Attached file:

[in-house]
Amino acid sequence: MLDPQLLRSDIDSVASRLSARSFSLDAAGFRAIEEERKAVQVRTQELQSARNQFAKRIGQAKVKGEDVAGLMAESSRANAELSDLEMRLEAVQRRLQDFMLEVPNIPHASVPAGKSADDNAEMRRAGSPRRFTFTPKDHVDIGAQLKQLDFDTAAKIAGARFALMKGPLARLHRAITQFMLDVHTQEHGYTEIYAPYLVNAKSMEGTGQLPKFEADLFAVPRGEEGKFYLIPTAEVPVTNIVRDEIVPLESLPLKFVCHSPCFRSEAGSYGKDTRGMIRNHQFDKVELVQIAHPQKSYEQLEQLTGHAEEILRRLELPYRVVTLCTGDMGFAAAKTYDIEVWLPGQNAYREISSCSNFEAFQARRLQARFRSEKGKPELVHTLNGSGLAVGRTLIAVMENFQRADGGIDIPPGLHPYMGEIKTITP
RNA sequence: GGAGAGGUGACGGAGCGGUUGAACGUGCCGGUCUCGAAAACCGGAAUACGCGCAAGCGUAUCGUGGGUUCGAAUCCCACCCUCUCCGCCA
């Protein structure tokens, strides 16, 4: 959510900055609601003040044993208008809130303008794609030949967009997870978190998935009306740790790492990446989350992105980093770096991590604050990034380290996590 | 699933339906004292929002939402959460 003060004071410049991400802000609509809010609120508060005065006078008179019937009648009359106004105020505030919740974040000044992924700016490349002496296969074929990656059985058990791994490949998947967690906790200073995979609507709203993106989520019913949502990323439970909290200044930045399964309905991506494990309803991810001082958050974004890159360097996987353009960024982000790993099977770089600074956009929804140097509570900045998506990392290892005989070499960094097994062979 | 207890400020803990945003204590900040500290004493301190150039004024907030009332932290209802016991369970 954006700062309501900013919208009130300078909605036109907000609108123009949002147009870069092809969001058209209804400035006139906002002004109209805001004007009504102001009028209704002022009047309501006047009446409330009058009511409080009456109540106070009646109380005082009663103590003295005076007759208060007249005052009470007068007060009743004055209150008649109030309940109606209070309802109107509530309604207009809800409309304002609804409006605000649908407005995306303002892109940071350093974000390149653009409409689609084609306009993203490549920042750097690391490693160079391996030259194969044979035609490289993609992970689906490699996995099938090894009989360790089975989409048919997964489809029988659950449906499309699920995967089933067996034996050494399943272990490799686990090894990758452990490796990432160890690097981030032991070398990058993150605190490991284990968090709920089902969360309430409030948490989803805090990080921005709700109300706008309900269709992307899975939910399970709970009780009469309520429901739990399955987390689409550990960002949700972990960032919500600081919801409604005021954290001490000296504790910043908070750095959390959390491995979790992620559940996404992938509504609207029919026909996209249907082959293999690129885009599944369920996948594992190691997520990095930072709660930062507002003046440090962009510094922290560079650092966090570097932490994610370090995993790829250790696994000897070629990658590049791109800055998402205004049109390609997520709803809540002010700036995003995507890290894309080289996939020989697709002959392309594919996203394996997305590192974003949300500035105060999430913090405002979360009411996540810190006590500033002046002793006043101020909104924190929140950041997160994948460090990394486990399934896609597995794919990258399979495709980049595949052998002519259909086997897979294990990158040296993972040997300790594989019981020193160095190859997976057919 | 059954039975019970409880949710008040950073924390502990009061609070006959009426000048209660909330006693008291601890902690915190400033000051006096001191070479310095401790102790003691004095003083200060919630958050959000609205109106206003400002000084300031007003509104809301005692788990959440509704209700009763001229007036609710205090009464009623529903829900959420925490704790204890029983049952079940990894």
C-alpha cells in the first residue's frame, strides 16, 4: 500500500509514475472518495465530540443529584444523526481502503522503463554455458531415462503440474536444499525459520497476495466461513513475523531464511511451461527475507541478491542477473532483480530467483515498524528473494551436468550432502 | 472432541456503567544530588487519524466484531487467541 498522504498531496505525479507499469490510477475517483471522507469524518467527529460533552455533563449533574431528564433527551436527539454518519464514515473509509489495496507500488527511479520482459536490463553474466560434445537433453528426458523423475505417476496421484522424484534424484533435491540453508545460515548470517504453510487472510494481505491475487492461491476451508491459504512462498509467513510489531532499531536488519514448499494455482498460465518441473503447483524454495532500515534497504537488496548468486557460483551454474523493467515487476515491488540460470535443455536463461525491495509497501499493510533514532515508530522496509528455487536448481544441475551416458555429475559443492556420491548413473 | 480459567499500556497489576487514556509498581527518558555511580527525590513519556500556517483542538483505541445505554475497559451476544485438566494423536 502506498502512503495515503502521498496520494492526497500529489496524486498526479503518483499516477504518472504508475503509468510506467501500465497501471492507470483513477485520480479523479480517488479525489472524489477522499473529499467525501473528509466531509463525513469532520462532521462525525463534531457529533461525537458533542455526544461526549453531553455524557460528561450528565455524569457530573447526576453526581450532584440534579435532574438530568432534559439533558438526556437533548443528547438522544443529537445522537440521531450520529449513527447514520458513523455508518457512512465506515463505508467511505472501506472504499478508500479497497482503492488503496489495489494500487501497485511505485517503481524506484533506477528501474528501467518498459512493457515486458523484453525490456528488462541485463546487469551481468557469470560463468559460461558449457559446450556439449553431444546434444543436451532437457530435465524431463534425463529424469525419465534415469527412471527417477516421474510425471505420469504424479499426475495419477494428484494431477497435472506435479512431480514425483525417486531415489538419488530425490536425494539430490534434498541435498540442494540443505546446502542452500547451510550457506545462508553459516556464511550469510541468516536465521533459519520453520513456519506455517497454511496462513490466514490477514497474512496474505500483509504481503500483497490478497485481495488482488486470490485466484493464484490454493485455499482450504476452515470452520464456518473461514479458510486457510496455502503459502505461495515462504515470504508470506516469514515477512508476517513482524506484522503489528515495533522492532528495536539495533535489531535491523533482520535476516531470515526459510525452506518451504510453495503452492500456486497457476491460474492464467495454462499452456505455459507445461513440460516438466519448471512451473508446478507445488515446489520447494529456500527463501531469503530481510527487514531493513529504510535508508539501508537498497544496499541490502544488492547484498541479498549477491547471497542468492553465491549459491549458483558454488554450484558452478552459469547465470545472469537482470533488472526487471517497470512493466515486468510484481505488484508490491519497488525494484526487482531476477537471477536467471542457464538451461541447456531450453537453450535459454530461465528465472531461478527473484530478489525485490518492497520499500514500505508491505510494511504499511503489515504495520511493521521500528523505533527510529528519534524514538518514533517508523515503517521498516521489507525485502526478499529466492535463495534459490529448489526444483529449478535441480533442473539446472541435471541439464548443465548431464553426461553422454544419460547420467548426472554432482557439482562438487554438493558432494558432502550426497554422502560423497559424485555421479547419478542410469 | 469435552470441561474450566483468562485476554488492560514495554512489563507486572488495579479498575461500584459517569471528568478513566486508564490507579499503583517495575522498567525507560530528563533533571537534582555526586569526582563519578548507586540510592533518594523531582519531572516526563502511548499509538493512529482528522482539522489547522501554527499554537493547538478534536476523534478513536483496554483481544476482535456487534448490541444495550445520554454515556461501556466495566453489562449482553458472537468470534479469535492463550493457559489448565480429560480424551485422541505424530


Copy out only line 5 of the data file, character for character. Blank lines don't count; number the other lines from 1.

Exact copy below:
C-alpha cells in the first residue's frame, strides 16, 4: 500500500509514475472518495465530540443529584444523526481502503522503463554455458531415462503440474536444499525459520497476495466461513513475523531464511511451461527475507541478491542477473532483480530467483515498524528473494551436468550432502 | 472432541456503567544530588487519524466484531487467541 498522504498531496505525479507499469490510477475517483471522507469524518467527529460533552455533563449533574431528564433527551436527539454518519464514515473509509489495496507500488527511479520482459536490463553474466560434445537433453528426458523423475505417476496421484522424484534424484533435491540453508545460515548470517504453510487472510494481505491475487492461491476451508491459504512462498509467513510489531532499531536488519514448499494455482498460465518441473503447483524454495532500515534497504537488496548468486557460483551454474523493467515487476515491488540460470535443455536463461525491495509497501499493510533514532515508530522496509528455487536448481544441475551416458555429475559443492556420491548413473 | 480459567499500556497489576487514556509498581527518558555511580527525590513519556500556517483542538483505541445505554475497559451476544485438566494423536 502506498502512503495515503502521498496520494492526497500529489496524486498526479503518483499516477504518472504508475503509468510506467501500465497501471492507470483513477485520480479523479480517488479525489472524489477522499473529499467525501473528509466531509463525513469532520462532521462525525463534531457529533461525537458533542455526544461526549453531553455524557460528561450528565455524569457530573447526576453526581450532584440534579435532574438530568432534559439533558438526556437533548443528547438522544443529537445522537440521531450520529449513527447514520458513523455508518457512512465506515463505508467511505472501506472504499478508500479497497482503492488503496489495489494500487501497485511505485517503481524506484533506477528501474528501467518498459512493457515486458523484453525490456528488462541485463546487469551481468557469470560463468559460461558449457559446450556439449553431444546434444543436451532437457530435465524431463534425463529424469525419465534415469527412471527417477516421474510425471505420469504424479499426475495419477494428484494431477497435472506435479512431480514425483525417486531415489538419488530425490536425494539430490534434498541435498540442494540443505546446502542452500547451510550457506545462508553459516556464511550469510541468516536465521533459519520453520513456519506455517497454511496462513490466514490477514497474512496474505500483509504481503500483497490478497485481495488482488486470490485466484493464484490454493485455499482450504476452515470452520464456518473461514479458510486457510496455502503459502505461495515462504515470504508470506516469514515477512508476517513482524506484522503489528515495533522492532528495536539495533535489531535491523533482520535476516531470515526459510525452506518451504510453495503452492500456486497457476491460474492464467495454462499452456505455459507445461513440460516438466519448471512451473508446478507445488515446489520447494529456500527463501531469503530481510527487514531493513529504510535508508539501508537498497544496499541490502544488492547484498541479498549477491547471497542468492553465491549459491549458483558454488554450484558452478552459469547465470545472469537482470533488472526487471517497470512493466515486468510484481505488484508490491519497488525494484526487482531476477537471477536467471542457464538451461541447456531450453537453450535459454530461465528465472531461478527473484530478489525485490518492497520499500514500505508491505510494511504499511503489515504495520511493521521500528523505533527510529528519534524514538518514533517508523515503517521498516521489507525485502526478499529466492535463495534459490529448489526444483529449478535441480533442473539446472541435471541439464548443465548431464553426461553422454544419460547420467548426472554432482557439482562438487554438493558432494558432502550426497554422502560423497559424485555421479547419478542410469 | 469435552470441561474450566483468562485476554488492560514495554512489563507486572488495579479498575461500584459517569471528568478513566486508564490507579499503583517495575522498567525507560530528563533533571537534582555526586569526582563519578548507586540510592533518594523531582519531572516526563502511548499509538493512529482528522482539522489547522501554527499554537493547538478534536476523534478513536483496554483481544476482535456487534448490541444495550445520554454515556461501556466495566453489562449482553458472537468470534479469535492463550493457559489448565480429560480424551485422541505424530